Rapelling at the Kiangan War Memorial


I don’t know about you but this video bugs me a lot. I visited the Kiangan War Memorial ten years ago and I really appreciate what the government did in putting up this shrine which commemorates the bravery of our foreparents during World War II. So I’m a little shocked and quite irritated that this guy and his companions are using the shrine for their rappelling activities.

Dude, it’s a shrine. A shrine is almost like a church or any place of worship. It is almost like a burial ground hallowed by the dead who lie there.

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Bontoc as a Tourist Destination

Here’s an interesting story about the packaging of Bontoc as a tourism destination. Just some quick comments for the one who wrote the story hehe.

* Bontoc is part of the highlands. It may be lower in elevation than Sagada or Banaue but it is very much a part of the Cordillera highlands.

* People of Bontoc are iBontocs/iFontoks and not Ifugaos. Ifugao is a separate province so its not correct to say that Bontoc has an “Ifugao heritage”.

* What exactly does “descendants of old tribes” mean?

Anyways, according to this report, there is a plan to build an airport on top of one of them thar mountains and iFontoks are resisting the idea.

If I am from Bontoc, I would also resist it. Well, I’m from neighboring Sagada so maybe I should also join the resistance hehe. The problem with tourist-oriented projects like this is that they are conceived to please the tourist.

Nothing wrong really with trying to attract tourists but if the primary reason for planning an airport is to make it easy for them to go traipse in the boondocks for a day then I’d say it is a bad idea. And those who resist this idea, i.e., “the descendants of old tribes”, should not be portrayed, as this article (or its source) slightly does, as anti-development.

Anyways, in our bid to attract tourists we should also be mindful of the social costs of tourism. I believe that sacrificing the ancestral domains of the “descendants of old tribes” for an airport designed for tourists is, at the end of the day, going to be more costly than the income we’ll get from tourism.

Now, if the people of Bontoc themselves are clamoring for an airport then maybe you can justify an airport.
Continue reading

Bontoc as a Tourist Destination

Here’s an interesting story about the packaging of Bontoc as a tourism destination. Just some quick comments for the one who wrote the story hehe.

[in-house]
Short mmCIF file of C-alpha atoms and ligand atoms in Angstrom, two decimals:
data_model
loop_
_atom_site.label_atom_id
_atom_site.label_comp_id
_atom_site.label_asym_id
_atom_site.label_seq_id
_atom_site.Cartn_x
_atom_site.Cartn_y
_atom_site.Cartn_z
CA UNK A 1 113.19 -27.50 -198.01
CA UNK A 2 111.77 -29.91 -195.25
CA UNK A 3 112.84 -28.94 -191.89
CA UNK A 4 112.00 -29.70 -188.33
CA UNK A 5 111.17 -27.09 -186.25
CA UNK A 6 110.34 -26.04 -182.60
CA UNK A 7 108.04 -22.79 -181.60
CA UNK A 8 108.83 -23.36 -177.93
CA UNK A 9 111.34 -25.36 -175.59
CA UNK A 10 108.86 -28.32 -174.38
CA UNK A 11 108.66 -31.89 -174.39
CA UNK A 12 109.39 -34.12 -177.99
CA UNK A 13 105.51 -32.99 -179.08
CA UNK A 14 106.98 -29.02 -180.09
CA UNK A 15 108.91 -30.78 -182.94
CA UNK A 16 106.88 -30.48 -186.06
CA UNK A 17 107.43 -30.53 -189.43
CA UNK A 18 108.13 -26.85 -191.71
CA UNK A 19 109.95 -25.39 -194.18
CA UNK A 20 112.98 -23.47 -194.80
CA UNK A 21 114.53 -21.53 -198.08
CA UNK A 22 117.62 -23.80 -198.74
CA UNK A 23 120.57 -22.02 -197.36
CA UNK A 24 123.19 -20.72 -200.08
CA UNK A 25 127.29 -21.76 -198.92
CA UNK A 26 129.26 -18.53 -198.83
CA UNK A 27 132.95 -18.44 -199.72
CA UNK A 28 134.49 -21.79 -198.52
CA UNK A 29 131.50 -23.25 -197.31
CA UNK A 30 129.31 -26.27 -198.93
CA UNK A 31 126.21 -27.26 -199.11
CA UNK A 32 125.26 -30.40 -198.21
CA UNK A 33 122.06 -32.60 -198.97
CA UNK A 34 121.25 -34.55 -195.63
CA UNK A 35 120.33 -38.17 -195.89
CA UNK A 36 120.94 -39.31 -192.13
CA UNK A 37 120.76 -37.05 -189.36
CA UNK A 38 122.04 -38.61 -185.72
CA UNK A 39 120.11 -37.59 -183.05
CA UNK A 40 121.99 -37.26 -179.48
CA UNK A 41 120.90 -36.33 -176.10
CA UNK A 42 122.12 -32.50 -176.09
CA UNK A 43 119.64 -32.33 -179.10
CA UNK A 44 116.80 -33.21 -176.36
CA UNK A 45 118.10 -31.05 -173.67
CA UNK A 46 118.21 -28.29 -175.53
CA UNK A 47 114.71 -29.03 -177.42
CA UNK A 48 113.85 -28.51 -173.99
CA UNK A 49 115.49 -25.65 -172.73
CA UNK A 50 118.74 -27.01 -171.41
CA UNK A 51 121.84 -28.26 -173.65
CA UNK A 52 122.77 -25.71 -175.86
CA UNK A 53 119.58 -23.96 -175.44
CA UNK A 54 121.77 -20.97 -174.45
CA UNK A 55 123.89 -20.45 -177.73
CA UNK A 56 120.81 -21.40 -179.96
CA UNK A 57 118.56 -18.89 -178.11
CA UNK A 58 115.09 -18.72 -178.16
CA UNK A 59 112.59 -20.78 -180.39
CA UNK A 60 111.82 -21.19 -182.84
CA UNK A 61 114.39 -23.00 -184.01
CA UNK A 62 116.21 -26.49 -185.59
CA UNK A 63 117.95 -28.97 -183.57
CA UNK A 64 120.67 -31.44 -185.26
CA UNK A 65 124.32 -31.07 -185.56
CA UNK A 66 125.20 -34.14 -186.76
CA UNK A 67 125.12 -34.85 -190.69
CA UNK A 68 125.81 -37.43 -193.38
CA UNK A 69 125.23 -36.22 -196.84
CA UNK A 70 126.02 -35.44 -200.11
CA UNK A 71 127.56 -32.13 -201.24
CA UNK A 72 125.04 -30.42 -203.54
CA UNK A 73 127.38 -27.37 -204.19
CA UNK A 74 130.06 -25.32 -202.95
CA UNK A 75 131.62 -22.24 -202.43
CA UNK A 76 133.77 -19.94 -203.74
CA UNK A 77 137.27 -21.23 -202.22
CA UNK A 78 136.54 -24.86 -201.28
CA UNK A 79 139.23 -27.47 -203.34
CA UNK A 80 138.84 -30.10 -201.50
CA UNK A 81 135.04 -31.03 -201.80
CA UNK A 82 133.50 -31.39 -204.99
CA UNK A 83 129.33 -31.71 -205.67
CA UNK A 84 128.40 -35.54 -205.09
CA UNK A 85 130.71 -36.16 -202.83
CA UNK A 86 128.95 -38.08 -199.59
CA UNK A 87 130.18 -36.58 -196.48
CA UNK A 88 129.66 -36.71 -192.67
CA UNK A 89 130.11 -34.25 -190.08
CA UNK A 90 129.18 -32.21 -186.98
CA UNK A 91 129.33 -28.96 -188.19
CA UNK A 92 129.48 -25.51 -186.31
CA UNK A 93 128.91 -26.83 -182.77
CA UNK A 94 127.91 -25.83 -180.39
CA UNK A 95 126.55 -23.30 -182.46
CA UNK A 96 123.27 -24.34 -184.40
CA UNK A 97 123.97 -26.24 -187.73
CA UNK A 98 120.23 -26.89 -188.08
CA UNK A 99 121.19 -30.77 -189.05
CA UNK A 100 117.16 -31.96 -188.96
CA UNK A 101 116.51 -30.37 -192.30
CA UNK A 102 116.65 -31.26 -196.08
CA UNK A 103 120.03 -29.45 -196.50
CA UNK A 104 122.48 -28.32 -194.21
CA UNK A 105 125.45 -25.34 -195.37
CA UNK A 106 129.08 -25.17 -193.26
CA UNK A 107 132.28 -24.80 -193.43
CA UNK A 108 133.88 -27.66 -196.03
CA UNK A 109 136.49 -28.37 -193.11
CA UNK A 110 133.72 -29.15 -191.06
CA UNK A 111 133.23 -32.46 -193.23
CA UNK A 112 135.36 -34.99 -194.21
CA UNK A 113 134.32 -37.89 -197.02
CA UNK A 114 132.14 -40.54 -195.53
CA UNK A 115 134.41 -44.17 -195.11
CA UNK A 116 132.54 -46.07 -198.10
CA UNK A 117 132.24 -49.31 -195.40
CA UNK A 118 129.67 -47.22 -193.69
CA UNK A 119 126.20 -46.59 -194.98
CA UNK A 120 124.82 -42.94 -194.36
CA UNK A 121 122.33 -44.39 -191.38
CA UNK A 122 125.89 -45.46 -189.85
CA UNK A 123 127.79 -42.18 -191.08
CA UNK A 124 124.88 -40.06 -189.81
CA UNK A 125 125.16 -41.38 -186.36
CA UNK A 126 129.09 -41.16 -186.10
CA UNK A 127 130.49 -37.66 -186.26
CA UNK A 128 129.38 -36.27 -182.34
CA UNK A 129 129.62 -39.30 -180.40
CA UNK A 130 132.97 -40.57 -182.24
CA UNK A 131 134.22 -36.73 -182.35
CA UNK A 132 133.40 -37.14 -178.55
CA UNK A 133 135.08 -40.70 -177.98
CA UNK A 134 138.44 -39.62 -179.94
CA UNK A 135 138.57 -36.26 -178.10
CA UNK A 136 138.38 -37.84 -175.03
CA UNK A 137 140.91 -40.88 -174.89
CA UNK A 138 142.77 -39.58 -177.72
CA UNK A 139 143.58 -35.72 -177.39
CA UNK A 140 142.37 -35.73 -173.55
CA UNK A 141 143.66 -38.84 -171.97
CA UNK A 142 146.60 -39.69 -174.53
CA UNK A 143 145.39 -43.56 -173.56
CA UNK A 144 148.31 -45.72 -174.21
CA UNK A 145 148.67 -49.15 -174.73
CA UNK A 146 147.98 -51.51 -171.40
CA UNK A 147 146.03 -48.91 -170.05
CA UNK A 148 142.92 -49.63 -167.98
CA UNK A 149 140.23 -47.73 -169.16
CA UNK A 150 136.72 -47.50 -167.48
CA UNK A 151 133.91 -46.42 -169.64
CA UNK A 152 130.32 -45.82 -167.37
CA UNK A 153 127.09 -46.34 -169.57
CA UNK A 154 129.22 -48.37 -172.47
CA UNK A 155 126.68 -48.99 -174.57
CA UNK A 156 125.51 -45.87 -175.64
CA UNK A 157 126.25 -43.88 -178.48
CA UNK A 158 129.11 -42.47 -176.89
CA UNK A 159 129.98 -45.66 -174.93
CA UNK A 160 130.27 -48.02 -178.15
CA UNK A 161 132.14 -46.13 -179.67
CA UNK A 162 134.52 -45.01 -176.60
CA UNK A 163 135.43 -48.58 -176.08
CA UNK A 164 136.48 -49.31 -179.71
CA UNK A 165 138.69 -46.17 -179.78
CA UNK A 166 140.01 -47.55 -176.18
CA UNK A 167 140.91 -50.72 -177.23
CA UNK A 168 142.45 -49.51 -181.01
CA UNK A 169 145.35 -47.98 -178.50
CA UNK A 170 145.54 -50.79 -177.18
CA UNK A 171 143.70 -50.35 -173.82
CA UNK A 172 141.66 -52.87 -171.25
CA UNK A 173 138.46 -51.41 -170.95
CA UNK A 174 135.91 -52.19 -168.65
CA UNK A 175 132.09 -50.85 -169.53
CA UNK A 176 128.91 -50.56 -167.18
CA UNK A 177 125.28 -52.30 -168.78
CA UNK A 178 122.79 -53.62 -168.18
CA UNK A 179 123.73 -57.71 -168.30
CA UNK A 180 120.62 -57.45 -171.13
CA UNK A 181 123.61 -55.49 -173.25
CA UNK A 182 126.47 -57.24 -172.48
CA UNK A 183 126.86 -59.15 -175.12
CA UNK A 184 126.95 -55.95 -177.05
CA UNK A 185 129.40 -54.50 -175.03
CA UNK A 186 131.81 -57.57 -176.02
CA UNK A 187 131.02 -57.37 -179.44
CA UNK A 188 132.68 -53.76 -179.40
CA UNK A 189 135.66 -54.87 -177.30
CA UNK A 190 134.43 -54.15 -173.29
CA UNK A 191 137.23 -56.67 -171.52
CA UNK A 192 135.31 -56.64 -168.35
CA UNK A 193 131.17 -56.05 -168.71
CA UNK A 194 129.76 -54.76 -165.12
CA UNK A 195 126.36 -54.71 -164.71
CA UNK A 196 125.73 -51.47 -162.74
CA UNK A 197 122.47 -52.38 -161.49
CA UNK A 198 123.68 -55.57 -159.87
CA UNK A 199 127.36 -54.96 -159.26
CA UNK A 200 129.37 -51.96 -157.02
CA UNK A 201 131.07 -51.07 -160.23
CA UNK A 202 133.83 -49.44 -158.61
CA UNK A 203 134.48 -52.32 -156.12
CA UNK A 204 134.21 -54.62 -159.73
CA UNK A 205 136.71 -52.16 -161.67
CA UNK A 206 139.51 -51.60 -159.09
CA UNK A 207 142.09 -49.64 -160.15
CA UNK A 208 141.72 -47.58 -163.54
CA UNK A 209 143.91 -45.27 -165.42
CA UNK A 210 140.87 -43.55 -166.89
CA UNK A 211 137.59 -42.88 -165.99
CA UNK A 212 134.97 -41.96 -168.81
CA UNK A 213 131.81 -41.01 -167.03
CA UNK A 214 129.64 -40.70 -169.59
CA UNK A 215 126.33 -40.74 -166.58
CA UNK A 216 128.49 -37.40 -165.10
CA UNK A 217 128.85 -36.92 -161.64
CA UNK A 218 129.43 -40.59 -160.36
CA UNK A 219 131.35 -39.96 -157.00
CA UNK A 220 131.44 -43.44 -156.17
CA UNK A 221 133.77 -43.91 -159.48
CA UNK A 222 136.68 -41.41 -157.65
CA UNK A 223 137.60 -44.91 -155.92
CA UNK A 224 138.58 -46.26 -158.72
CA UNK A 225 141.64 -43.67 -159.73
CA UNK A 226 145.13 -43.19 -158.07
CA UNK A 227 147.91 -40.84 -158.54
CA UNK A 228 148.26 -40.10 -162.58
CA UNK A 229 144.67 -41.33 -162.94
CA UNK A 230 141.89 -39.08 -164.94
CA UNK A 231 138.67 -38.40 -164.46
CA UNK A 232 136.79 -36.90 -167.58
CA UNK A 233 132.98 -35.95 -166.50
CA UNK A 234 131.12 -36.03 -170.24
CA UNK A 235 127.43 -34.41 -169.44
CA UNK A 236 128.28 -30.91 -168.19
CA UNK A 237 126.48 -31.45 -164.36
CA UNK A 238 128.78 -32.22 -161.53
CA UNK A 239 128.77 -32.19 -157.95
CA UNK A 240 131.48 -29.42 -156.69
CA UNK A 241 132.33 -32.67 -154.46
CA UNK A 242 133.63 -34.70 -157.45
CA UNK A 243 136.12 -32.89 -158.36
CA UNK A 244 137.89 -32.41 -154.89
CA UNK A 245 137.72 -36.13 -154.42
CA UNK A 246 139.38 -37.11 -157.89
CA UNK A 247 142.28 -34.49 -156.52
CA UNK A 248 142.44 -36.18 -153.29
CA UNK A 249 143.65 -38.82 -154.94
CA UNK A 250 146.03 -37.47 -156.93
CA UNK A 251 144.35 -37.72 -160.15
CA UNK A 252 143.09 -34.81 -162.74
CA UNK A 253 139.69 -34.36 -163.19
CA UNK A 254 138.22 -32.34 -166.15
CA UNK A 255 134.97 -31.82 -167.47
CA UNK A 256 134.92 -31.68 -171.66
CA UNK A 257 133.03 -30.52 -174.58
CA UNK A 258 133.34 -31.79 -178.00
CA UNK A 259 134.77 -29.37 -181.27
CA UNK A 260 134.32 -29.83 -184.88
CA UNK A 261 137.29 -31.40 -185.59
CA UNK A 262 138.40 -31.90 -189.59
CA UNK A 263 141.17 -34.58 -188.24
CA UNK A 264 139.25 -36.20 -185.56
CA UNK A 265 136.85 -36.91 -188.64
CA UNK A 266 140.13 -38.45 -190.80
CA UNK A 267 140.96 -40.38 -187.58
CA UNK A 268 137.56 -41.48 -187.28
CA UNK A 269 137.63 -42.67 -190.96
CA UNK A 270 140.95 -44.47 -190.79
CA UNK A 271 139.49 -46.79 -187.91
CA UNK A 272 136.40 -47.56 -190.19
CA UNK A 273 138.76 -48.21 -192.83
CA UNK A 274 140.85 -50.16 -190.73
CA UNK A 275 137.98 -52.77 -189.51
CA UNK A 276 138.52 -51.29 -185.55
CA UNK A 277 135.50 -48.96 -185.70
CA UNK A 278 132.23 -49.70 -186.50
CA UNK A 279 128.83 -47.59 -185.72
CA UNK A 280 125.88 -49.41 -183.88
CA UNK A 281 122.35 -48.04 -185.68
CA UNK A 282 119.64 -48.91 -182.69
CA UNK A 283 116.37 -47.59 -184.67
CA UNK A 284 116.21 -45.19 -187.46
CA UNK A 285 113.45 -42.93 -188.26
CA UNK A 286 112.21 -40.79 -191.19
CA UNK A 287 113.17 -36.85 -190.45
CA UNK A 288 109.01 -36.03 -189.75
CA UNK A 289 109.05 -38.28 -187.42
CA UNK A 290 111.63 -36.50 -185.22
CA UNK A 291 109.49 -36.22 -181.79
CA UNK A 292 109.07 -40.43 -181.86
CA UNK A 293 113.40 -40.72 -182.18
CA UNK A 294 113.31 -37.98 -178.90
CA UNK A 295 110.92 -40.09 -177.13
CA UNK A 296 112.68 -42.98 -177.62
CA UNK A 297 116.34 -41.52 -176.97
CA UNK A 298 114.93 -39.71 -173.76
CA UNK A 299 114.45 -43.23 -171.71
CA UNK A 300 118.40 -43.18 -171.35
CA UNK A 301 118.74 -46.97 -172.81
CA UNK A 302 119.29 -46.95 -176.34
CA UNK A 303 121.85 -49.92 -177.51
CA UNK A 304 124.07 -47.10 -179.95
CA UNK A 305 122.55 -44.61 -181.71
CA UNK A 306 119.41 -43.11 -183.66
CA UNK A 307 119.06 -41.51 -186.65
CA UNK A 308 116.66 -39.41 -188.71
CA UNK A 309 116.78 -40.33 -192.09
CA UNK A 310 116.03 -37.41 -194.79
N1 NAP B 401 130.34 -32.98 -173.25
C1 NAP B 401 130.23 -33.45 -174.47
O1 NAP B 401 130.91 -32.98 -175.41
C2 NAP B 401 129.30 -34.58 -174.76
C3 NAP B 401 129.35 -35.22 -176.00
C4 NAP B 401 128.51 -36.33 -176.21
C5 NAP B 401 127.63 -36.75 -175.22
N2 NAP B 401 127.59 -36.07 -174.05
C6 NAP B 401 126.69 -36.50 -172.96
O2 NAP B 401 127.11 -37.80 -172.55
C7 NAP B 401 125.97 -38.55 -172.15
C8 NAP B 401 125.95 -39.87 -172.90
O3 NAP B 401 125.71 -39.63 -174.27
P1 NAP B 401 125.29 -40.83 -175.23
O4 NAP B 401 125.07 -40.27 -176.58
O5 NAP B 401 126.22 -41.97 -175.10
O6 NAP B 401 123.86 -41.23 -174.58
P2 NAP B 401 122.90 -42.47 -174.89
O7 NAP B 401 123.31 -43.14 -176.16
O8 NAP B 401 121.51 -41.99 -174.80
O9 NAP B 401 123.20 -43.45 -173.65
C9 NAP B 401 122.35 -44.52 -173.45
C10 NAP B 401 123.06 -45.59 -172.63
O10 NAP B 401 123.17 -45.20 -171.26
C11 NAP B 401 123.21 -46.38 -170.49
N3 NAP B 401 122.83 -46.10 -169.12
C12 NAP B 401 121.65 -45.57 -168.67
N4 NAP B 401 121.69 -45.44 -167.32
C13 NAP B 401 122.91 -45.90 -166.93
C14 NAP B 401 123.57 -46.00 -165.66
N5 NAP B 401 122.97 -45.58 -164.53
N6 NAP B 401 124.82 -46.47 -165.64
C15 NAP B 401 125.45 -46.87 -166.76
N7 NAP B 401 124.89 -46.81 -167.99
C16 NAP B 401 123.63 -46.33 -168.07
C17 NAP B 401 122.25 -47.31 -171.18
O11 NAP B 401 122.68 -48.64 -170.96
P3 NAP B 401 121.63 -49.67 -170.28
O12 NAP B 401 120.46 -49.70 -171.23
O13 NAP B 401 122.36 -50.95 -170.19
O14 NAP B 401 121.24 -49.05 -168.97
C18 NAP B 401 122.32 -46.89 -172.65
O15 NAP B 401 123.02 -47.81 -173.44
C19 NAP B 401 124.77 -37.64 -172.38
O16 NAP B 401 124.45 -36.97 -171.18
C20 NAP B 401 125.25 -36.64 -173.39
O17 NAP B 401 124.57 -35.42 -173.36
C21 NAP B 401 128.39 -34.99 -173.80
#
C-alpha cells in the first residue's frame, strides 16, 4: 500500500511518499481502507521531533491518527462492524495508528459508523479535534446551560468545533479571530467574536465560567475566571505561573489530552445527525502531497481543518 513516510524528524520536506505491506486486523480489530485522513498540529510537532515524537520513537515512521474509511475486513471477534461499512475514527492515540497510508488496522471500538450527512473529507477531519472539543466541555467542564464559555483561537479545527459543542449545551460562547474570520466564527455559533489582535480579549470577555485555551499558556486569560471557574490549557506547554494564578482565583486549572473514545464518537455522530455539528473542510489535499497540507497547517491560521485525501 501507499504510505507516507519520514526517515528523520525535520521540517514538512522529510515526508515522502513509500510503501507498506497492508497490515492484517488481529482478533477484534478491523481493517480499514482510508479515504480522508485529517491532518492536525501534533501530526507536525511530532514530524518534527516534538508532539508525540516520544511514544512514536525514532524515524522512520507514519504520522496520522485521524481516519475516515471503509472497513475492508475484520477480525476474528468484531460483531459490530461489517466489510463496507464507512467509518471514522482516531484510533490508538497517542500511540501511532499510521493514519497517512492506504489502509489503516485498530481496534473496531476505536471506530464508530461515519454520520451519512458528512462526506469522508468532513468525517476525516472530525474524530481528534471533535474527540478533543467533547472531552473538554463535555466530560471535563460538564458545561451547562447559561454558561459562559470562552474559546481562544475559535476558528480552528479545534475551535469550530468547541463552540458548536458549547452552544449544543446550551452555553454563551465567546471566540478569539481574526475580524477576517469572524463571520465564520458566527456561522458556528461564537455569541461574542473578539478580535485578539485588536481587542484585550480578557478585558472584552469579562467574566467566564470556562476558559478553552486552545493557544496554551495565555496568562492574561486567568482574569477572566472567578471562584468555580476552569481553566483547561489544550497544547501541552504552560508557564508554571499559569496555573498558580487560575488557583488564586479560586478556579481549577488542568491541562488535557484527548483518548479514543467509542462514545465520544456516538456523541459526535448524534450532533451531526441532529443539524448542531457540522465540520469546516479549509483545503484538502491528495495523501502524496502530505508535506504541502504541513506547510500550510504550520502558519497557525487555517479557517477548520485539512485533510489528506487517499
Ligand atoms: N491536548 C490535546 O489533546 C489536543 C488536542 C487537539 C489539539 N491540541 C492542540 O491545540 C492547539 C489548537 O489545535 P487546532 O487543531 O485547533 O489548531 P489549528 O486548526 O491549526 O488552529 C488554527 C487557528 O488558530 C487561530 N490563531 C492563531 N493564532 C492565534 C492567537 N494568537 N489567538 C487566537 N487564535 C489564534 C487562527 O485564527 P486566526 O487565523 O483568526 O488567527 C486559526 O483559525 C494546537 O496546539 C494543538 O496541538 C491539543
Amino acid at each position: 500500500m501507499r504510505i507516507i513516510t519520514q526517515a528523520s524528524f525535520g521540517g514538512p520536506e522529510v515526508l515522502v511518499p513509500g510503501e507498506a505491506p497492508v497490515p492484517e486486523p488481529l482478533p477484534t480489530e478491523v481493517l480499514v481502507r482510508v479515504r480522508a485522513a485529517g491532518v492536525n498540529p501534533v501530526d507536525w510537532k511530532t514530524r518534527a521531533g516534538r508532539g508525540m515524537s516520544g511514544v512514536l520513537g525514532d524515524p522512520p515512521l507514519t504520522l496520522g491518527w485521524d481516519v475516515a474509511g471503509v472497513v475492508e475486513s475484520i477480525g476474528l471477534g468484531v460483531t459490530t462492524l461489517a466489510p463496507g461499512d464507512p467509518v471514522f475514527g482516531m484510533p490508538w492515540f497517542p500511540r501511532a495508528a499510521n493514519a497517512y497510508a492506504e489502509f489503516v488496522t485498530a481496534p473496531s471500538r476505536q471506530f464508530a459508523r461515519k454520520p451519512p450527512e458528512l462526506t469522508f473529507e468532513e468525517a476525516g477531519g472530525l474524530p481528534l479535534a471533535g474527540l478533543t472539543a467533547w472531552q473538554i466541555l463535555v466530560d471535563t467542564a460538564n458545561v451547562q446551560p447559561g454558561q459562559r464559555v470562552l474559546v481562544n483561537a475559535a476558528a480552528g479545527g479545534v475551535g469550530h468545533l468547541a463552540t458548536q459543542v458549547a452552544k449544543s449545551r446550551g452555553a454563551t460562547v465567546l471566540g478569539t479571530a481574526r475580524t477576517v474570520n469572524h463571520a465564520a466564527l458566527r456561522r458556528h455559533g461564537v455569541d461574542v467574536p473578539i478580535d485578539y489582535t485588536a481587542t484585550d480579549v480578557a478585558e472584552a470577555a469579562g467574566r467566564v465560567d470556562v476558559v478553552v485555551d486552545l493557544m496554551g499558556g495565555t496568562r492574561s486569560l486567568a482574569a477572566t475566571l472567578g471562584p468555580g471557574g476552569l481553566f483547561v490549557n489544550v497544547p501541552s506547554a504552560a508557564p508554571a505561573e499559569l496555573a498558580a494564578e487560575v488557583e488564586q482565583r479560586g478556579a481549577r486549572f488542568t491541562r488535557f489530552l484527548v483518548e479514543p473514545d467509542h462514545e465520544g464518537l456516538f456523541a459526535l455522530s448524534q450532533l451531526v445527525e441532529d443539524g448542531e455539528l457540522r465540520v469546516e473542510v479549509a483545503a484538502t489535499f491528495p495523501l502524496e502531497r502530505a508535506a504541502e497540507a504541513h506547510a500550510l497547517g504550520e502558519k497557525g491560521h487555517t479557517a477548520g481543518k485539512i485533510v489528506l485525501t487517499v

* Bontoc is part of the highlands. It may be lower in elevation than Sagada or Banaue but it is very much a part of the Cordillera highlands.

* People of Bontoc are iBontocs/iFontoks and not Ifugaos. Ifugao is a separate province so its not correct to say that Bontoc has an “Ifugao heritage”.

* What exactly does “descendants of old tribes” mean?

Anyways, according to this report, there is a plan to build an airport on top of one of them thar mountains and iFontoks are resisting the idea.

If I am from Bontoc, I would also resist it. Well, I’m from neighboring Sagada so maybe I should also join the resistance hehe. The problem with tourist-oriented projects like this is that they are conceived to please the tourist.

Nothing wrong really with trying to attract tourists but if the primary reason for planning an airport is to make it easy for them to go traipse in the boondocks for a day then I’d say it is a bad idea. And those who resist this idea, i.e., “the descendants of old tribes”, should not be portrayed, as this article (or its source) slightly does, as anti-development.

Anyways, in our bid to attract tourists we should also be mindful of the social costs of tourism. I believe that sacrificing the ancestral domains of the “descendants of old tribes” for an airport designed for tourists is, at the end of the day, going to be more costly than the income we’ll get from tourism.

Now, if the people of Bontoc themselves are clamoring for an airport then maybe you can justify an airport.
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Now Showing: Lang-ay 2008

Arggh. We almost missed blogging about this. Bad, bad us. We actually planned to blog about the Lang-ay Festival which ends tomorrow with a street dancing parade in Bontoc but we’ve been busy hehe. Anyways, its better late than never.

Mountain Province celebrates the Lang-Ay Festival
Manila Bulletin
Mountain Province is staging the fourth “Lang-Ay Festival” in celebration of Mountain Province Day on April 7. The weeklong festival starts on April 1 and culminates on April 7.

The “Lang-Ay Festival” was the biggest crowd-drawer event in the province when it was launched in 2004 to promote the wine production business in the province. With the success of the first “Lang-Ay Festival,” it was made part of the annual cultural activities of Mountain Province Day.
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Question of the Day

Like, uh, Metro Manila has tourists? Or just passers by? Seriously, I haven’t met anyone who goes to Manila to do touristy stuff. Practically all of them, whether foreigner friends/colleagues or Filipinos, pass by Manila because they have to and would like to get out as soon as possible.

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